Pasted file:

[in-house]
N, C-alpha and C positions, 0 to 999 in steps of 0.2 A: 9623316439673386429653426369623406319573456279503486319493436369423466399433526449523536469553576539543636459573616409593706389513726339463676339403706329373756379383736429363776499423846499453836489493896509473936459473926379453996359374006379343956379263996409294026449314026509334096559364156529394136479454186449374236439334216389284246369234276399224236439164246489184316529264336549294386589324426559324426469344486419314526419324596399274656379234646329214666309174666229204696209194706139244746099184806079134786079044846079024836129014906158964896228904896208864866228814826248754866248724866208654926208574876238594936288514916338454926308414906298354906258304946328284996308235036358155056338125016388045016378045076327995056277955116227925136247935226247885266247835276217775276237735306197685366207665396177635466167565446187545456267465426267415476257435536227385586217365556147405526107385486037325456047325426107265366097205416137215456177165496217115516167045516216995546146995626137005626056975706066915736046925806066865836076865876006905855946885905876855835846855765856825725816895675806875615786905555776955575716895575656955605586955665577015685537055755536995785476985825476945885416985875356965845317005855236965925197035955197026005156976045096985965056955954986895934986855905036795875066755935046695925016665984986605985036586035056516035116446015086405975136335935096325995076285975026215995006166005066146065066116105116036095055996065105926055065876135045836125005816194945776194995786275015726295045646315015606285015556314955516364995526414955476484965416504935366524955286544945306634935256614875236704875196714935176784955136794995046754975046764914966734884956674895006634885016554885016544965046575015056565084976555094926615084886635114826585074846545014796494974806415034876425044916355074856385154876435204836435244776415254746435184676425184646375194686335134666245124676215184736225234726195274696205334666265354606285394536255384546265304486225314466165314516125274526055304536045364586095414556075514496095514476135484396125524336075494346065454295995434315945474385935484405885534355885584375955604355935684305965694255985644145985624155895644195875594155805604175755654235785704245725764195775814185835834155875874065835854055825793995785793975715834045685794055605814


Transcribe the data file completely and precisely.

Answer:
[in-house]
N, C-alpha and C positions, 0 to 999 in steps of 0.2 A: 9623316439673386429653426369623406319573456279503486319493436369423466399433526449523536469553576539543636459573616409593706389513726339463676339403706329373756379383736429363776499423846499453836489493896509473936459473926379453996359374006379343956379263996409294026449314026509334096559364156529394136479454186449374236439334216389284246369234276399224236439164246489184316529264336549294386589324426559324426469344486419314526419324596399274656379234646329214666309174666229204696209194706139244746099184806079134786079044846079024836129014906158964896228904896208864866228814826248754866248724866208654926208574876238594936288514916338454926308414906298354906258304946328284996308235036358155056338125016388045016378045076327995056277955116227925136247935226247885266247835276217775276237735306197685366207665396177635466167565446187545456267465426267415476257435536227385586217365556147405526107385486037325456047325426107265366097205416137215456177165496217115516167045516216995546146995626137005626056975706066915736046925806066865836076865876006905855946885905876855835846855765856825725816895675806875615786905555776955575716895575656955605586955665577015685537055755536995785476985825476945885416985875356965845317005855236965925197035955197026005156976045096985965056955954986895934986855905036795875066755935046695925016665984986605985036586035056516035116446015086405975136335935096325995076285975026215995006166005066146065066116105116036095055996065105926055065876135045836125005816194945776194995786275015726295045646315015606285015556314955516364995526414955476484965416504935366524955286544945306634935256614875236704875196714935176784955136794995046754975046764914966734884956674895006634885016554885016544965046575015056565084976555094926615084886635114826585074846545014796494974806415034876425044916355074856385154876435204836435244776415254746435184676425184646375194686335134666245124676215184736225234726195274696205334666265354606285394536255384546265304486225314466165314516125274526055304536045364586095414556075514496095514476135484396125524336075494346065454295995434315945474385935484405885534355885584375955604355935684305965694255985644145985624155895644195875594155805604175755654235785704245725764195775814185835834155875874065835854055825793995785793975715834045685794055605814